To the living we owe respect, but to the dead we owe only the truth.Voltaire
Damien Murphy’s obituary for veteran journalist Alan Ramsey, famous for his weekly newspaper column — a must-read for many years — and his fearsome temper, is strikingly raw in places, especially given it ran in The Sydney Morning Herald, the paper that employed him for such a long time:
Ramsey’s personal life suffered hugely due to his commitment to his craft. Perhaps a childhood troubled by family rupture, war and the Depression did not help, but he went on to two failed marriages (the second to journalist Laura Tingle) that produced four alienated children and a number of affairs. By the end, he had turned from most old friends and spent his last years supported by close family members.
Other publications — The Australian for one — were far more uncomplicatedly glowing in their memorials.
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Does the maxim “de mortuis nisi nil bonum” — of the dead, nothing but good — apply less and less to obituaries, particularly of people with less than exemplary personal conduct? May we speak ill of the dead?
As obituaries flow in for Diego Maradona, the flawed football genius who famously rose from poverty to stardom, the challenge to paint a portrait of an icon in all their shades is on display. Most publications are dealing with the star’s infamous cocaine habit with a split personality trope: there was one Diego on the field and another off.
It is interesting to contrast the treatment Ramsey gets with that received by actor Sean Connery — lots of publications did straight obits and then dealt with his history of domestic violence (not to mention his god-awful public pronouncements on the subject) in separate pieces.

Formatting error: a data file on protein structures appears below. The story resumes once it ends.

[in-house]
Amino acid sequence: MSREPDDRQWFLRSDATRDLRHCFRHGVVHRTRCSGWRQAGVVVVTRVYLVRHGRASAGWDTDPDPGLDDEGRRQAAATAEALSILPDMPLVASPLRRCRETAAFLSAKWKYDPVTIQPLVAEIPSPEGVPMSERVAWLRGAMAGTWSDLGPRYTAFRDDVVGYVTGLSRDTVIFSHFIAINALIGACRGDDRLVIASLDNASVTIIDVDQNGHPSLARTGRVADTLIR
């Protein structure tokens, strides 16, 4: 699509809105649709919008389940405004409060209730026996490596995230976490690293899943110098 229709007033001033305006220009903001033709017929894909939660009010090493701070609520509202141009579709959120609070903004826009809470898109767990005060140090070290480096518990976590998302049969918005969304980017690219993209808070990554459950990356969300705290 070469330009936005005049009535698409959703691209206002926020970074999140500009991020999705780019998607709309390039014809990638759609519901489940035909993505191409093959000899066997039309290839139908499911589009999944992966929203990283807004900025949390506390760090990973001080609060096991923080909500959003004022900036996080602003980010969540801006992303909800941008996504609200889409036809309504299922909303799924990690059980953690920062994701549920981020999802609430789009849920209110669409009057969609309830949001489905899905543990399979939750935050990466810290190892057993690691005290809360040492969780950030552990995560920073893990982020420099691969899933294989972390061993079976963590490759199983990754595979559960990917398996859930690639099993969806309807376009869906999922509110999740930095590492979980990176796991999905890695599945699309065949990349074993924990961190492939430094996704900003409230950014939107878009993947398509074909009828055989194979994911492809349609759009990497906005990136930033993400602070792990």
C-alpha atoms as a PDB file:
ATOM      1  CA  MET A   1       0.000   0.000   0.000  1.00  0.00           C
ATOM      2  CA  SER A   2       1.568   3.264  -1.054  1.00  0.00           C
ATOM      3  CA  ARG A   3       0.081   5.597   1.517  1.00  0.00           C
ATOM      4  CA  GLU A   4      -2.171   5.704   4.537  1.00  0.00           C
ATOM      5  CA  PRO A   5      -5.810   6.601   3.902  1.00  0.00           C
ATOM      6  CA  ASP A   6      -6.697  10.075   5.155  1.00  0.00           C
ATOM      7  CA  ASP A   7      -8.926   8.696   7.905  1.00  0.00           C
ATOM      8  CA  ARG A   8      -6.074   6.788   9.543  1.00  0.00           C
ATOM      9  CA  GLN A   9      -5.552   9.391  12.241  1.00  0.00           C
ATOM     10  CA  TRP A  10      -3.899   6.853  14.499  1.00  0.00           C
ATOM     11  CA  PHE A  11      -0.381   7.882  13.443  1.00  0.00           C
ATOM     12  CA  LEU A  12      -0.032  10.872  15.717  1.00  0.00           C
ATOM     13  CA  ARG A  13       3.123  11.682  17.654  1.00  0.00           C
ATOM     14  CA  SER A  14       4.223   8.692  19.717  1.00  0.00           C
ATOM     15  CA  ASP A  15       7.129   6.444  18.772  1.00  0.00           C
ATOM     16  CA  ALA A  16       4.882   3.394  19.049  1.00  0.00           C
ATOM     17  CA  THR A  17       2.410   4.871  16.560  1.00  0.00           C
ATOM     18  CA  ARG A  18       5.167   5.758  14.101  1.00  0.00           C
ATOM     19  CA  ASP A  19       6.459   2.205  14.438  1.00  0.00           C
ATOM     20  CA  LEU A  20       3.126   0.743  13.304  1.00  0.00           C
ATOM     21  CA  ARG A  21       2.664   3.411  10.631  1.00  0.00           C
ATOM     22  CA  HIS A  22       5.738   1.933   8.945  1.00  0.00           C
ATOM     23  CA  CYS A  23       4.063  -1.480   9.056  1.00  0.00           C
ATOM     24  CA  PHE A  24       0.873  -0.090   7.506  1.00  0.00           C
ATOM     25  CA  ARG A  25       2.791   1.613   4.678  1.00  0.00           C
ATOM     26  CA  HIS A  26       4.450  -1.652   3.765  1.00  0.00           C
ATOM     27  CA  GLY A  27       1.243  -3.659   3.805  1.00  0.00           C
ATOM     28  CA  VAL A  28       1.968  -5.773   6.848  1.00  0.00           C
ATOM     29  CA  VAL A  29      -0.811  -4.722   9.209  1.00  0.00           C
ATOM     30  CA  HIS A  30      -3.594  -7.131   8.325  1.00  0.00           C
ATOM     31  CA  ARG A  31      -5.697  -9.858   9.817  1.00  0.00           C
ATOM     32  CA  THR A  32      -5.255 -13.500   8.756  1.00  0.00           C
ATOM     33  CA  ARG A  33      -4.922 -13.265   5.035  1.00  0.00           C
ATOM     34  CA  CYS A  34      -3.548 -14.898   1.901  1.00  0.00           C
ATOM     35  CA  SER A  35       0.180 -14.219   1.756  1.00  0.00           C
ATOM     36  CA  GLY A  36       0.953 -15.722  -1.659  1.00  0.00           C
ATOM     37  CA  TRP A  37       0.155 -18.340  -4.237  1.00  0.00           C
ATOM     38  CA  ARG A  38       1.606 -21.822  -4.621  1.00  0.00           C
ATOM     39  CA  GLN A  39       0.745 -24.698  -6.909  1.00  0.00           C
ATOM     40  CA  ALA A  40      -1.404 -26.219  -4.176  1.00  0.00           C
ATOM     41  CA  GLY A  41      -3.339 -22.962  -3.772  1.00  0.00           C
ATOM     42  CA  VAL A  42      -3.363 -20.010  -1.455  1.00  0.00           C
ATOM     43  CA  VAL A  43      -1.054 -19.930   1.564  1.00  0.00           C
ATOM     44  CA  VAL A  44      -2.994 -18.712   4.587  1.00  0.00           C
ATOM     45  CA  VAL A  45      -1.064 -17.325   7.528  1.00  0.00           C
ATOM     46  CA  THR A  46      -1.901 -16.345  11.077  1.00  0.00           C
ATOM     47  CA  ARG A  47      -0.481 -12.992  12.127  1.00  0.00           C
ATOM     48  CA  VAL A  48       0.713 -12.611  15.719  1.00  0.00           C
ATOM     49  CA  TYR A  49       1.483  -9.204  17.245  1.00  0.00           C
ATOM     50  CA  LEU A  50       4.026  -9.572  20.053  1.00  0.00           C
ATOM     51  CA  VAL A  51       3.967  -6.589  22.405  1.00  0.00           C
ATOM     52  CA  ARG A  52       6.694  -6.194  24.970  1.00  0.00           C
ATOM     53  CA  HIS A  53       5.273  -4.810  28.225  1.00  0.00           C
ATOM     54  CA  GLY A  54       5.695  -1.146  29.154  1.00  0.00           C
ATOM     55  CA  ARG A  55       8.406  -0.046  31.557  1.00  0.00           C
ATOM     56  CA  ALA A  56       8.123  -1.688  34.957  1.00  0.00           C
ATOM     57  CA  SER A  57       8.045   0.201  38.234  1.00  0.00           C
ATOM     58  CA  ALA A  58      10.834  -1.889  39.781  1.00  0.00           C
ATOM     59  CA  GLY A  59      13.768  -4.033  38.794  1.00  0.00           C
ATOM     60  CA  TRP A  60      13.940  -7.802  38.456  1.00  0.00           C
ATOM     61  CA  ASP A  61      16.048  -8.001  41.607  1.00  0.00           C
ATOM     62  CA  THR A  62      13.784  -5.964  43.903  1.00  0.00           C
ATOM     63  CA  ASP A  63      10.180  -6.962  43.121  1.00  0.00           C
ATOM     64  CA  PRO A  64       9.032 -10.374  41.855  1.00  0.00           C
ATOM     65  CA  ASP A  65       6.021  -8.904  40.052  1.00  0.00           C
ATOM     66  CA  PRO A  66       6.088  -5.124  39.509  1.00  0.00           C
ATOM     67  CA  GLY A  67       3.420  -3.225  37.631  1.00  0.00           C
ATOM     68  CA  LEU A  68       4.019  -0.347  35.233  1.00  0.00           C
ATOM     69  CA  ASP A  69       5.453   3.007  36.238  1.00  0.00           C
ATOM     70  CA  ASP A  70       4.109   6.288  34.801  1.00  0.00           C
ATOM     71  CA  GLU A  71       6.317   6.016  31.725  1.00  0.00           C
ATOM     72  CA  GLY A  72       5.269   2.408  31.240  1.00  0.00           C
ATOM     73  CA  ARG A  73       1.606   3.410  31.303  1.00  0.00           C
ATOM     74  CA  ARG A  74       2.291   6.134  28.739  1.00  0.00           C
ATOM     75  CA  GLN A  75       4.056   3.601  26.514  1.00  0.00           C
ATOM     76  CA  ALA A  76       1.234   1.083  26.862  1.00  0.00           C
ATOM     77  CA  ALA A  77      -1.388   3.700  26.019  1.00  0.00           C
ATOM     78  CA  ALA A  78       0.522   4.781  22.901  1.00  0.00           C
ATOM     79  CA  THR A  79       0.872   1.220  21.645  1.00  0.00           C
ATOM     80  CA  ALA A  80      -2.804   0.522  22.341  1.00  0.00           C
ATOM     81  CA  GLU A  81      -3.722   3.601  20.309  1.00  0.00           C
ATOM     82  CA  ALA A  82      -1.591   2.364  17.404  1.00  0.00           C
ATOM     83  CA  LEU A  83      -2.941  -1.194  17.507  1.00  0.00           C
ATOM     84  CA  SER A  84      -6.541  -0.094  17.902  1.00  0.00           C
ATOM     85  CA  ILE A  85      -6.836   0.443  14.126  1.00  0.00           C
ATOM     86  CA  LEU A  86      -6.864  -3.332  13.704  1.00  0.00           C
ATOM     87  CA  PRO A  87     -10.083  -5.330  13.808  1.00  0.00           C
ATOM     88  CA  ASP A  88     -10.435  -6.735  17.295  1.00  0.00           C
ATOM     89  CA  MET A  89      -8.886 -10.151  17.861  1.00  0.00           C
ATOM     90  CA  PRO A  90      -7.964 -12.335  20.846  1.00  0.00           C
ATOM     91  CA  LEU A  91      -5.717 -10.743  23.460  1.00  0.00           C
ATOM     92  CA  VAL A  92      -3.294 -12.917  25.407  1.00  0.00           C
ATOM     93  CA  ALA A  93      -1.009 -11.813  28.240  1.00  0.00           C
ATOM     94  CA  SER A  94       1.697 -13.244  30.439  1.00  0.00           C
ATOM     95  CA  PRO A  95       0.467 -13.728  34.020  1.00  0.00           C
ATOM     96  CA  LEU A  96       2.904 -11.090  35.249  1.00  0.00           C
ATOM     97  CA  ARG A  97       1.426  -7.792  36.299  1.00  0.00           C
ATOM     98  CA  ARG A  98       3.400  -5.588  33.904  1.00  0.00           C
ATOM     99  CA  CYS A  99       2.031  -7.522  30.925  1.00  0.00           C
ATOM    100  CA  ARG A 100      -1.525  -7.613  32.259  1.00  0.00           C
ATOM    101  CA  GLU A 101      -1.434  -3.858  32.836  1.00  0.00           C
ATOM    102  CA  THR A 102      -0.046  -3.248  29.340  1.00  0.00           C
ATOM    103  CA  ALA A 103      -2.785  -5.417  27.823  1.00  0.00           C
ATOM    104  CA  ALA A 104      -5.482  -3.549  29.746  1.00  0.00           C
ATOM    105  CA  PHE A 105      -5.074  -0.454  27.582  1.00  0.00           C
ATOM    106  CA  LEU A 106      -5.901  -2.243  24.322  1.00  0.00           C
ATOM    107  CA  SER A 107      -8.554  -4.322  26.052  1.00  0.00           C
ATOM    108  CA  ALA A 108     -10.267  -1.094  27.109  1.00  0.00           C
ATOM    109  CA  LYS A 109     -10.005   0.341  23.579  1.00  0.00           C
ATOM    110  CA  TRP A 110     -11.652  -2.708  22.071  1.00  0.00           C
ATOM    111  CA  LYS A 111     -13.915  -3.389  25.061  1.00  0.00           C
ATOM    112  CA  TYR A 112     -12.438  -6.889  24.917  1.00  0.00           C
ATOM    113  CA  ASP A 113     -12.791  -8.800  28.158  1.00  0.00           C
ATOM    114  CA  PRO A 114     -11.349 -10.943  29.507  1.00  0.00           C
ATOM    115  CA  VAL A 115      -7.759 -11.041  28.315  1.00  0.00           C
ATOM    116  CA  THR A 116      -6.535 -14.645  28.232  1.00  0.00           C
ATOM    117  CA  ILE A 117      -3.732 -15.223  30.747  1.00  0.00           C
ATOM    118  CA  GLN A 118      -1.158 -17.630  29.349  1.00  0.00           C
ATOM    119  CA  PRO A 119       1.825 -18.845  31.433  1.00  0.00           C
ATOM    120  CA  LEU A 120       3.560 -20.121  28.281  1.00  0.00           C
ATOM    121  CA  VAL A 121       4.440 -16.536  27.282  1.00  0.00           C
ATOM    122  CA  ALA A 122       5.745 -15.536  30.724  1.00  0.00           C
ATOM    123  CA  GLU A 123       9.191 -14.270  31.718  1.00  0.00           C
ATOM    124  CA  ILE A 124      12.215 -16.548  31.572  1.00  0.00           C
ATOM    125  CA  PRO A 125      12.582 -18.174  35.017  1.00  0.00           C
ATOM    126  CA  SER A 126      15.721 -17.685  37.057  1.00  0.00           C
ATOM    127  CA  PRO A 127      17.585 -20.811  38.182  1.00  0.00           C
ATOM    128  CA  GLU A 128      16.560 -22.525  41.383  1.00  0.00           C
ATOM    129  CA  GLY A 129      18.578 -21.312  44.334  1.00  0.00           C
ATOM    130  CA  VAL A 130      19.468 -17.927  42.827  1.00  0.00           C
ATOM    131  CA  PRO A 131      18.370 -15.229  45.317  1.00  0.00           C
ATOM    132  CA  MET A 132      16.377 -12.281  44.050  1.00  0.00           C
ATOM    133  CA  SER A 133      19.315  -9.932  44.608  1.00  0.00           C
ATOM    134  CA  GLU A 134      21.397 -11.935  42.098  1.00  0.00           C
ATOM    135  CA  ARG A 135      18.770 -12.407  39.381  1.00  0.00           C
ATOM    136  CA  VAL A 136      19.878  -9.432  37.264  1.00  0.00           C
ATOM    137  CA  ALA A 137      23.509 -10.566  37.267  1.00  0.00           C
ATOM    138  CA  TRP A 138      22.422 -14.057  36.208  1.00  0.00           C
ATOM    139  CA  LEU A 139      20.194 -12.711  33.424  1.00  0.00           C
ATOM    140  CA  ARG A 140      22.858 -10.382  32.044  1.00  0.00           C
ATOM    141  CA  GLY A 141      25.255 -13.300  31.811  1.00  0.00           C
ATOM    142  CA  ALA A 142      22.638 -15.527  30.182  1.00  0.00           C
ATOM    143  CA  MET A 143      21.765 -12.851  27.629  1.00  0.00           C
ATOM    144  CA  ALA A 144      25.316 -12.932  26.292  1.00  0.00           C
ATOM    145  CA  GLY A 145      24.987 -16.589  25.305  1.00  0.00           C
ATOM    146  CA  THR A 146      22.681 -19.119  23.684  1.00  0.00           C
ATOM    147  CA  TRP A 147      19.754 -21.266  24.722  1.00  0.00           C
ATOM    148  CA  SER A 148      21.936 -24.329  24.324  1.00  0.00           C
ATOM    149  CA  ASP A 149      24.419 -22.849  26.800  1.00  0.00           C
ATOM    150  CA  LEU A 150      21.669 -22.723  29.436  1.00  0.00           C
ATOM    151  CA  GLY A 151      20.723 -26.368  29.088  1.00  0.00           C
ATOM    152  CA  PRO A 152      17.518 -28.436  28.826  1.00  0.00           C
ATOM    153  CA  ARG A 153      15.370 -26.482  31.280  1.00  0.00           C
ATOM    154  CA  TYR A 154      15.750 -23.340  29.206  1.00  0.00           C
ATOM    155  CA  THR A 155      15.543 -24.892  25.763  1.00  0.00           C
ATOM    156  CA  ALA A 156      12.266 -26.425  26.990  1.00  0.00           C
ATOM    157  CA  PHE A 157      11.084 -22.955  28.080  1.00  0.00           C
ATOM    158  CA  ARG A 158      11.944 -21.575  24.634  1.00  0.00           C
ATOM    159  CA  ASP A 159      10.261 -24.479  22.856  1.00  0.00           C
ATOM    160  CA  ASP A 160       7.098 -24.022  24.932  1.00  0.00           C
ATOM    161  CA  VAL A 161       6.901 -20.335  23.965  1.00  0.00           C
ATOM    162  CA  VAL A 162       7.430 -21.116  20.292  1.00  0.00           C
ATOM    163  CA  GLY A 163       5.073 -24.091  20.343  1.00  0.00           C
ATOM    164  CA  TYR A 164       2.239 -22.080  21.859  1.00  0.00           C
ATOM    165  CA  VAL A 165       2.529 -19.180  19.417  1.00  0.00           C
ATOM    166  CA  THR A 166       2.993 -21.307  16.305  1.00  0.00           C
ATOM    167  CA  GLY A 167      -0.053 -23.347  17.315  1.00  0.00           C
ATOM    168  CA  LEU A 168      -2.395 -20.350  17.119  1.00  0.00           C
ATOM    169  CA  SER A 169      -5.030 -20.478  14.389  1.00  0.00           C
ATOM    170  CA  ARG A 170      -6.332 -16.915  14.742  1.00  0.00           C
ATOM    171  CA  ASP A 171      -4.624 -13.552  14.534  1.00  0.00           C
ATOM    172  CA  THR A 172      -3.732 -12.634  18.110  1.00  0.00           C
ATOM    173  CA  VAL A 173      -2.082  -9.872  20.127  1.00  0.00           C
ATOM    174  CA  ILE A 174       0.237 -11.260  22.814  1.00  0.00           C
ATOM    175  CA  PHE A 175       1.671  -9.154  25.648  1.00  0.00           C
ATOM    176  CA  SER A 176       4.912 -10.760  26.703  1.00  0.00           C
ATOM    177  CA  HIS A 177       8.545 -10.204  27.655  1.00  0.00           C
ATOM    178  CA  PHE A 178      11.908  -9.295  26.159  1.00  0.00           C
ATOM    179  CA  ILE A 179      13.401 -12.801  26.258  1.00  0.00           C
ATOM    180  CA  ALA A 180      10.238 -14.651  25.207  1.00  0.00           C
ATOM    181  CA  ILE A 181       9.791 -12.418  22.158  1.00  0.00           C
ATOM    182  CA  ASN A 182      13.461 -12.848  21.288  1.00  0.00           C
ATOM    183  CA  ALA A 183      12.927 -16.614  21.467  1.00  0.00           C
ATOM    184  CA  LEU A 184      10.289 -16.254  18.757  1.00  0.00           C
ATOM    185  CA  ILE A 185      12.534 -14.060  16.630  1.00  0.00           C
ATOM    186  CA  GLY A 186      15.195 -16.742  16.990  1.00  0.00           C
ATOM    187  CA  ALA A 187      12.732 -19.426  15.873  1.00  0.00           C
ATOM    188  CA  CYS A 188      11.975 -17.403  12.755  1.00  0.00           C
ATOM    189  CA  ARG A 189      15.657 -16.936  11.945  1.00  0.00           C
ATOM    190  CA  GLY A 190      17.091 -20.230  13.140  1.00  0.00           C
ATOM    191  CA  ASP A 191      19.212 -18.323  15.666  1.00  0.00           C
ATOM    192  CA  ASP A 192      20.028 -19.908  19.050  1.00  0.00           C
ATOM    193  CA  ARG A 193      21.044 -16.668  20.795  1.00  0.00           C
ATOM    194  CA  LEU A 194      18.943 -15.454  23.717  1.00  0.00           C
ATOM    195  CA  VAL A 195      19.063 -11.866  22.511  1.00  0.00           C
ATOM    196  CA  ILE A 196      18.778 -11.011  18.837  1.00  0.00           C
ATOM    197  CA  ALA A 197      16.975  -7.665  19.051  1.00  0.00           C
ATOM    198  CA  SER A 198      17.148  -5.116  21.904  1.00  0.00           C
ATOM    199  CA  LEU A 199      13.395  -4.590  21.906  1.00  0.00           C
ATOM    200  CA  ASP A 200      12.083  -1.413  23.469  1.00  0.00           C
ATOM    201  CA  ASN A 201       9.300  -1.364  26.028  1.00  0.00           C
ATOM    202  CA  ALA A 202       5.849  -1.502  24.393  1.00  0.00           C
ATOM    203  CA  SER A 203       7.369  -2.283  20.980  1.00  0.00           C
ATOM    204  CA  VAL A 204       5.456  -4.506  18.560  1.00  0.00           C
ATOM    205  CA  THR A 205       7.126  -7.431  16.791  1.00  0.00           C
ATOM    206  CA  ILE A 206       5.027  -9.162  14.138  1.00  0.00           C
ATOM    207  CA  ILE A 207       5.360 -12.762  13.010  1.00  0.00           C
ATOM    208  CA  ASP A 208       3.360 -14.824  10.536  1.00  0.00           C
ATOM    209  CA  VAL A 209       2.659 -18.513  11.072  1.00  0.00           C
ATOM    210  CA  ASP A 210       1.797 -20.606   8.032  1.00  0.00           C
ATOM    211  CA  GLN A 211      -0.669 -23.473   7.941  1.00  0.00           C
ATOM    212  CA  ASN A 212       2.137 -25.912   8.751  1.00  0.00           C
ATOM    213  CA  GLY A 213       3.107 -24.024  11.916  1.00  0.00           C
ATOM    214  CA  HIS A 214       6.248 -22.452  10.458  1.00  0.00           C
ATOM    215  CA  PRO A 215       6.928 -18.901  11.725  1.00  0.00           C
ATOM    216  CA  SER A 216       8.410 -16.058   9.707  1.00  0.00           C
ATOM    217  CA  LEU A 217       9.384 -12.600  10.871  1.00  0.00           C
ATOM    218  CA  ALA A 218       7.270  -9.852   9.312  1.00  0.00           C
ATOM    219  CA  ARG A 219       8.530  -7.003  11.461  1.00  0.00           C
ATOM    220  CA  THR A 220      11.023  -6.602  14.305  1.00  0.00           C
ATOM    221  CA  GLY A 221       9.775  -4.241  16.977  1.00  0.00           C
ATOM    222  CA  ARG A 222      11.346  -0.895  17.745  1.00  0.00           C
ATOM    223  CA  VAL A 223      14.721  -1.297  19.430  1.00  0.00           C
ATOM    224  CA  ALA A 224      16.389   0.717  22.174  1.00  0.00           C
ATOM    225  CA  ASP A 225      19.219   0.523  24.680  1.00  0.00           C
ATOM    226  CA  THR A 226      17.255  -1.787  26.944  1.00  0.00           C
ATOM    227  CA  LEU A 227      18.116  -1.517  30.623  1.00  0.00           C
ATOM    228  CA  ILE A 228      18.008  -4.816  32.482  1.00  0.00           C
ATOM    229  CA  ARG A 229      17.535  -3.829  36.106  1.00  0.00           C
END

This may be pronounced by the rush to get a “take” online to capitalise on the attention flooding the way of the deceased and, possibly, because even under Australia’s notoriously litigant-friendly laws the dead cannot be defamed.
When renowned Australian author Colleen McCullough died, The Australian famously ran a pre-prepared obituary — sans byline — which became notorious around the world for referring to McCullough as a woman “plain of feature” and “certainly overweight”, but somehow still capable of wit and warmth. The line was missed, according to sources at the time, in the rush to get the coverage together.
There may also be a sense that publications want to get out in front of the accusation of deifying flawed (or worse) people. Look at, say, the glowing tributes to writer Bob Ellis, which read very differently after allegations of sexual abuse — apparently an “open secret” — surfaced two years after his death.
Of course, Crikey has a history of running unflattering obituaries — often, as is Crikey‘s wont, as a corrective to unquestioning praise heaped on the deceased.
After cartoonist Bill Leak’s death elicited a mixture of hero worship and culture warring from his colleagues — “Bill Leak was the most courageous man I knew” — Guy Rundle took a not-ungenerous but clear-eyed look: “His oeuvre will last, but like most of us he’ll be forgotten in five minutes and this Stalinist hagiography he’s been used for will look embarrassing and cynical.”
And after a great deal of “I didn’t always agree, but I respected his principles” talk about senator Brian Harradine, Crikey — having waited until he had been buried — excoriated him for his opposition towards aid money being used for abortion services and the women’s lives it cost in developing countries.